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Posted on Jan 02, 2017
SOURCE: temp guage
I mean no offense by this post in any way. But it sounds like you might have installed the wrong sensor. All of these sensors have a specified heat range of operation that it works in, and monitors. The thermo-resistor in the sensor could be the wrong specified heat range.
It may be because of a slight error in reading the serial numbers between the two (Old one and new one) but could also be that when you bought a new one, the wrong one could have been in the box that you recieved -- Which does happen occasionally.
This could also have happened with your Temperature Gauge, so check to make sure you have the correct one, and it is installed properly.
However if you're certain it is the correct sensor, get yourself a wiring schematic/diagram for the Temperature Sensor wiring and check the resistance in both the power wire, and the signal wire, and the ground wire if applicable (Depending on what type of sensor it is, a 2-wire or 3-wire.) If resistance in one of those wires is higher or lower than specified for the Sensor, it can cause a false reading to the ECM and/or the Gauge.
Posted on May 16, 2008
Could be thermostat this regulates the water flow around the engine to keep it cool sounds like it is sticking open when water gets hot!!
Posted on Jun 09, 2009
Hi. There are several ways to test the opening temperature of a thermostat. Use this procedure to confirm that you are running the correct rated thermostat.
One method does not require that the thermostat be removed from the engine.
* Remove the radiator pressure cap from a cool radiator and insert a thermometer into the coolant.
* Start the engine and let it warm up. Watch the thermometer and the surface of the coolant.
* When the coolant begins to flow, this indicates the thermostat has started to open.
* The reading on the thermometer indicates the opening temperature of the thermostat.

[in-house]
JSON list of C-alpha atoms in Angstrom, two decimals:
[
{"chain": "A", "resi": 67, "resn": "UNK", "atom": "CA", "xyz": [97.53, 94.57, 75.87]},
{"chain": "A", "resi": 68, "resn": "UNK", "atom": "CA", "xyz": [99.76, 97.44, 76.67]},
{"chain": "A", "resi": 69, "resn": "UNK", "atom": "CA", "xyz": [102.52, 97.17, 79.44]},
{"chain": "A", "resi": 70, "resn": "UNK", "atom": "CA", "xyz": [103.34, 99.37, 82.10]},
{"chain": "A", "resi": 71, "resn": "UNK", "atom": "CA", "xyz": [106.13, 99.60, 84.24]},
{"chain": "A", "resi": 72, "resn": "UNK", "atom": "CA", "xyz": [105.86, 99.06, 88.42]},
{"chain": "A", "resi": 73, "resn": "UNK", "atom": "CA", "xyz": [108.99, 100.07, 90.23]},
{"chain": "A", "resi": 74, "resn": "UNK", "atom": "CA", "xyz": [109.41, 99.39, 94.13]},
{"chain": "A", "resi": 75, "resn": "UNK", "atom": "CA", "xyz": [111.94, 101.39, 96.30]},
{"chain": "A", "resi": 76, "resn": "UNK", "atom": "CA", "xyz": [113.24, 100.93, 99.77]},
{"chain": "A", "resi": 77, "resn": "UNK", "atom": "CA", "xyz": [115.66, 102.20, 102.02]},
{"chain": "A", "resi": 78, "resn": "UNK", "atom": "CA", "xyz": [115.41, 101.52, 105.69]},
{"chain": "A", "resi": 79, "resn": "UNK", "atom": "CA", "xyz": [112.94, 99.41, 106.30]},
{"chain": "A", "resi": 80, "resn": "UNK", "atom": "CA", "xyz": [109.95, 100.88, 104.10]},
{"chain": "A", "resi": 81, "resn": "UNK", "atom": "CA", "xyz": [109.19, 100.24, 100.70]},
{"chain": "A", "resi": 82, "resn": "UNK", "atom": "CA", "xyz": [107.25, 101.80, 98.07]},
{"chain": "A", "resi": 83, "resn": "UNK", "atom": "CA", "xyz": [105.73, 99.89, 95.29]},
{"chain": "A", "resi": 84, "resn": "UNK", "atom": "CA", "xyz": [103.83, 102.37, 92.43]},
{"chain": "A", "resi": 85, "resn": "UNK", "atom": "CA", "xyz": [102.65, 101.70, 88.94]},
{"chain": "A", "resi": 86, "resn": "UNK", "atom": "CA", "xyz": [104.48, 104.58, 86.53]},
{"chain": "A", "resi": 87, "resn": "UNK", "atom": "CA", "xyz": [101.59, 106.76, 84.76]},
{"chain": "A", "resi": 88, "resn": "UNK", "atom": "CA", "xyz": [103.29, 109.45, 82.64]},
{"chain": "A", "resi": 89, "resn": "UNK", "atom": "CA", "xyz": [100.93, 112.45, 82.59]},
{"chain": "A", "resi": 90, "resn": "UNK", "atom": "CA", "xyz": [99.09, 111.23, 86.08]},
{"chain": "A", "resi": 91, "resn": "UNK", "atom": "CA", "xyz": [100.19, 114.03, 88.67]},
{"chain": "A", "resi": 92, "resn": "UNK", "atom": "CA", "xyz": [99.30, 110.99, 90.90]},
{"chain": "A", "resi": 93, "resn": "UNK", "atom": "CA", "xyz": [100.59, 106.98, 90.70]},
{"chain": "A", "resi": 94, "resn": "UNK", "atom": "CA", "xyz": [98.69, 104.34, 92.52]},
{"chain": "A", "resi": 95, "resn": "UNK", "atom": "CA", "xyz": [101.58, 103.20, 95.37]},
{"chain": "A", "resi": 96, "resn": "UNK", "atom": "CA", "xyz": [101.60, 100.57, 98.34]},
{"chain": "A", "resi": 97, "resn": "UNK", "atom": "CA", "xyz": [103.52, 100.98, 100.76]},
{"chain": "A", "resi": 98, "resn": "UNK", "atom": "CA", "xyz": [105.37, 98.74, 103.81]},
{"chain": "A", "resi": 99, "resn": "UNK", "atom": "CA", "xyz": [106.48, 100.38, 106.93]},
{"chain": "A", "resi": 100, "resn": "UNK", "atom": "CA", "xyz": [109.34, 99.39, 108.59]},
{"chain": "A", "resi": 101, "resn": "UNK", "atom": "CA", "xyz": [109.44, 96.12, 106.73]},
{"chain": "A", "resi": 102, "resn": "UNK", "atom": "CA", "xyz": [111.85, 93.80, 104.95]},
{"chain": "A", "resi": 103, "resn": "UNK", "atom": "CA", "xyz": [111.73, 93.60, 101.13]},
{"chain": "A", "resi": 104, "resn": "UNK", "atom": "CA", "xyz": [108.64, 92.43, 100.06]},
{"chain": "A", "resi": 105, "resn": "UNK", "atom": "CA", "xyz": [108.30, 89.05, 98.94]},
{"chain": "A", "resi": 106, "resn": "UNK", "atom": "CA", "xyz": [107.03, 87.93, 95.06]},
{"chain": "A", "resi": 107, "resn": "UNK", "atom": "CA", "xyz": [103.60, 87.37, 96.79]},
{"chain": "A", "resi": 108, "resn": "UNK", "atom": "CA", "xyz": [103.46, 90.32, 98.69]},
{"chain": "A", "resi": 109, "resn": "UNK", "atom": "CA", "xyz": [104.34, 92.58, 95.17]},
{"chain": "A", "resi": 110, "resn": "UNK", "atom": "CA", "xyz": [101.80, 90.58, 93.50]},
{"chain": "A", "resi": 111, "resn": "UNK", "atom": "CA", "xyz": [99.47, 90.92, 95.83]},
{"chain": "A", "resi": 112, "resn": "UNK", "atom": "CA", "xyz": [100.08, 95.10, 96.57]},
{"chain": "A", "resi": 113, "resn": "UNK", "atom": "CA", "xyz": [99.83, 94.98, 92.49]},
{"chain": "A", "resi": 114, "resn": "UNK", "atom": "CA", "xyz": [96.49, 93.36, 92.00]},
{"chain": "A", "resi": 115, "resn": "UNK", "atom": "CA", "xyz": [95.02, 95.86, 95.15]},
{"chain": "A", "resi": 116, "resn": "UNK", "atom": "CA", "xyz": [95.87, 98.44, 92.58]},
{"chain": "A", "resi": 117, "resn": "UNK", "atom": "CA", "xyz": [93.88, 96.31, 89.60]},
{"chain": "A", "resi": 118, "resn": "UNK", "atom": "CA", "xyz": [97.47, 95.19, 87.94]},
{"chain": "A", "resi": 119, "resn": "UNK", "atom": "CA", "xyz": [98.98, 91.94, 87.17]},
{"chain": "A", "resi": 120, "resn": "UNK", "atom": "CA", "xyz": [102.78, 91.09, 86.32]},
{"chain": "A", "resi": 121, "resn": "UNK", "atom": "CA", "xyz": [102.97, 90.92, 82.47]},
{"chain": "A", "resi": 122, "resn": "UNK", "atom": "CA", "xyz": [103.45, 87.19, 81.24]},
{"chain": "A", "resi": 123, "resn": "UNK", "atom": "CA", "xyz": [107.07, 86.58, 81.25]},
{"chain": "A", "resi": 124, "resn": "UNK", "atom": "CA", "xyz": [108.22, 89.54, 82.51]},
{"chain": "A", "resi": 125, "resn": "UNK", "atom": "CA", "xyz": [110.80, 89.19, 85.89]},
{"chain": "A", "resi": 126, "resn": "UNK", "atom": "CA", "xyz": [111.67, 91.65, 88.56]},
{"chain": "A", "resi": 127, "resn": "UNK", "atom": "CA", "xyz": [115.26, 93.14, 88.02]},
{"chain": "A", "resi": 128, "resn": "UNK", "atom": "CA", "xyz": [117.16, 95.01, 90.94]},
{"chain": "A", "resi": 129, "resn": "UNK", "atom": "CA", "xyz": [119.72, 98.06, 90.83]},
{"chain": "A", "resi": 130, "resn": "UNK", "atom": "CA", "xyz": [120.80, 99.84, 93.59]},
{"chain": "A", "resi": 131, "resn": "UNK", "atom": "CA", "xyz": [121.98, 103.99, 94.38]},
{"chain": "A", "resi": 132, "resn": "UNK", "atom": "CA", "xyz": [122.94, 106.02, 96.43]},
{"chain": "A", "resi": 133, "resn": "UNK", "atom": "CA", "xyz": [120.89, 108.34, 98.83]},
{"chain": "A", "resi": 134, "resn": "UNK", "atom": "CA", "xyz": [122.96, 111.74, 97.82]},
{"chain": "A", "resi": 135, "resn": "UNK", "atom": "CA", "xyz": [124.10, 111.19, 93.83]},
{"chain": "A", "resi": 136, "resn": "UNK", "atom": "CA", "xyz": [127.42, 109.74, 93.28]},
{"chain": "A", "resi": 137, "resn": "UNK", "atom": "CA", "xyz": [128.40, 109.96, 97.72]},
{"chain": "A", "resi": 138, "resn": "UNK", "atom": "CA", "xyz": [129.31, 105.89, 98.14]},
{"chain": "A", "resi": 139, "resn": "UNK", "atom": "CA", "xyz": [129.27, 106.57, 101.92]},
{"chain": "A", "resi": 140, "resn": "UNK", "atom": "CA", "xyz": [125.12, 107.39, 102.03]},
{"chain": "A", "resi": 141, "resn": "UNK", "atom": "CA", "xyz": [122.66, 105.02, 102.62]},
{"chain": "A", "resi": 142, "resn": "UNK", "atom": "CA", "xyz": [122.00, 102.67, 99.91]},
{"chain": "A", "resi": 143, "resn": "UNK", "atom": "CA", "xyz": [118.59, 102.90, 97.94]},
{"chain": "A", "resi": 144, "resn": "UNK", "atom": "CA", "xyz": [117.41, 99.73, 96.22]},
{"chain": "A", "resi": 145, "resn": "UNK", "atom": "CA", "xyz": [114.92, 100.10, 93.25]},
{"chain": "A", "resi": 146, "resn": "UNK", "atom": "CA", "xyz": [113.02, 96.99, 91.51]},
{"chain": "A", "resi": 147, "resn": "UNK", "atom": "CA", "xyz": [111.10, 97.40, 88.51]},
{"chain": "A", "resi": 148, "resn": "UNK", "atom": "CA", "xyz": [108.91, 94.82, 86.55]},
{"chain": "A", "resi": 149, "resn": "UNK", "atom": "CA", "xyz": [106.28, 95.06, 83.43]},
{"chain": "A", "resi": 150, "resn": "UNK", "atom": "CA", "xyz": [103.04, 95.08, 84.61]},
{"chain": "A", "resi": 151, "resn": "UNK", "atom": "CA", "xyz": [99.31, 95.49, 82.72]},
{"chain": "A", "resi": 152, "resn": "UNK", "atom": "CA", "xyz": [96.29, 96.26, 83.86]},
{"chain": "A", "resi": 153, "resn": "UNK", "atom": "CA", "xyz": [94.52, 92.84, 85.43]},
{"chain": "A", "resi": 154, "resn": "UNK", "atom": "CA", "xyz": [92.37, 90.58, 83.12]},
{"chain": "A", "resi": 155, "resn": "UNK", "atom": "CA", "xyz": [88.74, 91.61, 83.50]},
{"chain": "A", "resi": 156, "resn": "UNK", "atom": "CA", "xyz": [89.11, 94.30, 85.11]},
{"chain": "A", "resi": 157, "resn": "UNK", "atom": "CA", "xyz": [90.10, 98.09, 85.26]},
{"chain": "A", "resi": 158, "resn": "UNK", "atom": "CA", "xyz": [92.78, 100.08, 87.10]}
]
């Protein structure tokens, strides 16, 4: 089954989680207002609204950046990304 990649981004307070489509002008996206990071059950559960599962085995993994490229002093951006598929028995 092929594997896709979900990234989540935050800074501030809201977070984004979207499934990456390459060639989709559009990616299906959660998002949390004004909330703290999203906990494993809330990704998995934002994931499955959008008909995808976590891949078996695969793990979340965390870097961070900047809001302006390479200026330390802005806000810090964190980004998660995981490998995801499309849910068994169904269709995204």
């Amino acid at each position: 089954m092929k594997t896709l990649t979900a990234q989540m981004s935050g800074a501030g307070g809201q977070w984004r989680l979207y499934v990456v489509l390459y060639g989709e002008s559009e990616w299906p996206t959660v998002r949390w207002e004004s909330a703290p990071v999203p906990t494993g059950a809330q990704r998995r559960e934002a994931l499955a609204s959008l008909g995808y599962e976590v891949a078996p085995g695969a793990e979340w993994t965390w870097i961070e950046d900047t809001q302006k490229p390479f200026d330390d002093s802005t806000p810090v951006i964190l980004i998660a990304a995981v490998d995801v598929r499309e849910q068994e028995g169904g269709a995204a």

* If the engine is cold and coolant circulates, this indicates the thermostat is stuck open and must be replaced.
The other way to test a thermostat is to remove it.
* Suspend the thermostat completely submerged in a small container of water so it does not touch the bottom.
* Place a thermometer in the water so it does not touch the container and only measures water temperature.
* Heat the water.
* When the thermostat valve barely begins to open, read the thermometer. This is the opening temperature of this particular thermostat.
* If the valve stays open after the thermostat is removed from the water, the thermostat is defective and must be replaced.
* Several types of commercial testers are available. When using such a tester, be sure to follow the manufacturer's instructions.
* Markings on the thermostat normally indicate which end should face toward the radiator. Regardless of the markings, the sensored end must always be installed toward the engine.
* When replacing the thermostat, also replace the gasket that seals the thermostat in place and is positioned between the water outlet casting and the engine block.
* Generally, these gaskets are made of a composition fiber material and are die-cut to match the thermostat opening and mounting bolt configuration of the water outlet.
* Thermostat gaskets generally come with or without an adhesive backing. The adhesive backing of gaskets holds the thermostat securely centered in the mounting flange, leaving both hands of the technician free to align and bolt the thermostat securely in place.
Posted on Dec 22, 2009
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